(Original Post)

Jan. 3, 2013 09:02 AM EST
The Unspoken Tax Expenditure
by Robert Goulder

There's a lot of talk in Washington about scaling back tax expenditures for the sake of lowering marginal rates — or preventing future rate increases. Most economists agree that lowering rates, while broadening the base, is the gold standard for tax reform. This explains the chatter about eliminating the deduction for state and local taxes, or limiting the deductions for mortgage interest expense and charitable donations. There's even discussion about modifying the exclusion for employer-provided health insurance. I can remember when such talk was considered heresy. But we're now told that everything must be on the table in order to keep rates down.

The underlying rationale for cutting tax expenditures is perfectly sound, but there's an obvious political problem. Generations of Americans have come to rely on these measures and they don't want them taken away. The burning issue that Congress will face in 2013 is whether there are any preferences buried in the Internal Revenue Code which are, at once, substantial enough to pay for a rate reduction while not being culturally hard-wired into voters' minds.

I recently stumbled upon a position paper from Citizens for Tax Justice which identifies numerous tax expenditures that could be tapped to pay for a rate reduction. The big-ticket item on their list is something that nobody is talking about: the deferral of foreign corporate income. The CTJ scores the elimination of deferral at $583 billion over 10 years. You can see the CTJ paper by clicking here. If lawmakers are serious about taking an axe to tax expenditures, one wonders how long deferral can escape their attention.

Deferral of corporate profits is a subtle concept that merits some explanation. Viewed most plainly, deferral is the ability to earn income in the current year but not pay the related tax until a subsequent year. It's a timing differential, nothing more. Yet, it lies at the very heart of corporate tax planning. Corporations can often delay the U.S. tax hit on foreign profits until those earnings are repatriated from overseas affiliates. This benefit is not available for domestic earnings which are taxed currently — that is, on an accrual basis. Earn a profit in Detroit and it's taxable now. Earn a profit in Dubai and it's taxable when (or if) the firm brings the money back into the country. Keep those profits offshore indefinitely and you may never pay U.S. tax on them. Thus the stories one hears about vast corporate treasuries being parked offshore in places like the Cayman Islands. That's deferral at work.

Deferral is perfectly legal, and has been for a long time. Back in 1962 Congress saw fit to enact a set of anti-deferral rules. The idea was to permit deferral for active income while restricting deferral for passive income. Fifty years on, those rules don't have much teeth. Multinational firms can side-step our anti-deferral laws with relative ease. Tax attorneys joke that "a tax deferred is a tax avoided."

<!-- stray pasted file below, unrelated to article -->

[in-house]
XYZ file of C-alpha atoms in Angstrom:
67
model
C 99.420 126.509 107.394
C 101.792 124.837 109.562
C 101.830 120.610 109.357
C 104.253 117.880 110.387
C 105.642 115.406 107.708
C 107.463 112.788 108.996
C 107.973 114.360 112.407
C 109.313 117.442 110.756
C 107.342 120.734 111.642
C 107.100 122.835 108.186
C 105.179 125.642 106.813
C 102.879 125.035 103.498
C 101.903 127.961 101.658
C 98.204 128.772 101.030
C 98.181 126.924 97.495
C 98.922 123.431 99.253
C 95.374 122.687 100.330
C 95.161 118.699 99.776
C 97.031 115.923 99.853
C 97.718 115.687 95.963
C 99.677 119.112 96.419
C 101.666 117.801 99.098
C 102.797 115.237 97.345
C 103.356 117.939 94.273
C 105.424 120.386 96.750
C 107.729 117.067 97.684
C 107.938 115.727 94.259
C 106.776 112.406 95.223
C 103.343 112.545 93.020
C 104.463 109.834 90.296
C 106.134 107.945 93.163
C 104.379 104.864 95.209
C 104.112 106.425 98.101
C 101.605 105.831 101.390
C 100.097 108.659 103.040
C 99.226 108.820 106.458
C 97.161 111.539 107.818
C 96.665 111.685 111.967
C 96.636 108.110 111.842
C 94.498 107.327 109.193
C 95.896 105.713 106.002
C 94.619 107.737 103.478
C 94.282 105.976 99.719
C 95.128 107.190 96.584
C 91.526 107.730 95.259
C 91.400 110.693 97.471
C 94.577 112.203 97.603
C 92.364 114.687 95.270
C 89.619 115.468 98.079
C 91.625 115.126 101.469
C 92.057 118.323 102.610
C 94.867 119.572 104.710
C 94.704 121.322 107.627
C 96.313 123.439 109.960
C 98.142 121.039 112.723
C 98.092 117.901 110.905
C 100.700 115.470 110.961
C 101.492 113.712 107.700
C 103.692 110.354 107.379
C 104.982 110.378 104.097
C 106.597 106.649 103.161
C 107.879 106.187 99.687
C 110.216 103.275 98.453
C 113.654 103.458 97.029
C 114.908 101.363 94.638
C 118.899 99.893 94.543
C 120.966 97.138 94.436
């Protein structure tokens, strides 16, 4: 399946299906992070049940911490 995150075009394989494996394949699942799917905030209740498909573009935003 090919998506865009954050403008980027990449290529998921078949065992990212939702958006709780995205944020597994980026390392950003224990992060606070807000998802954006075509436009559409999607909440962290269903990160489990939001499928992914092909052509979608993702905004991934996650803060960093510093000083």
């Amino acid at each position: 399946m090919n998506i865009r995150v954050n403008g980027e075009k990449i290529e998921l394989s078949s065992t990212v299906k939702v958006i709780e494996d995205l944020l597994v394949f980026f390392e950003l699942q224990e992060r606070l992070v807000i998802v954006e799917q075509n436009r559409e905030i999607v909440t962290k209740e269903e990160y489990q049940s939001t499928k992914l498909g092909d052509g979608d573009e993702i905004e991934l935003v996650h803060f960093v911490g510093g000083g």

And no discussion of deferral is complete without mentioning the economic incentives it creates. Deferral results in capital invested abroad enjoying higher after-tax returns than capital deployed domestically, other things being equal. In effect, deferral subsidizes foreign investment relative to domestic investment. (Opinions differ on whether deferral also subsidizes foreign employment relative to domestic employment.)

Several observations come to mind here.

First is the price tag. Eliminating deferral gets Congress well over half a trillion dollars. That's real money. Second, I suspect the general public doesn't really care about deferral — certainly not to the same extent they care about the deduction for mortgage interest or the exclusion for health insurance. Most Americans are unaware that deferral even exists, which by implication means they wouldn't be dismayed by its repeal. Third, the business sector will cling to deferral like a mama grizzly bear clings to her cubs. And with good reason. Eliminating deferral would effectively kill transfer pricing as we know it today. That would translate to a major increase in effective tax rates for businesses with foreign operations, although the statutory tax rate (35%) would never change. There's no chance Corporate America allows that to happen without one heck of a fight.

Deferral's revenue score (and dubious economic incentives) doom it to life with a bull's-eye on its back. That's just the way it is. The challenge ahead for the business lobby in 2013 is to keep deferral off the negotiating table when a wide range of political voices are telling us that everything must be on the table for the sake of keeping down rates. Nobody in Congress is mentioning deferral just yet, but you can be darn sure they're thinking about it.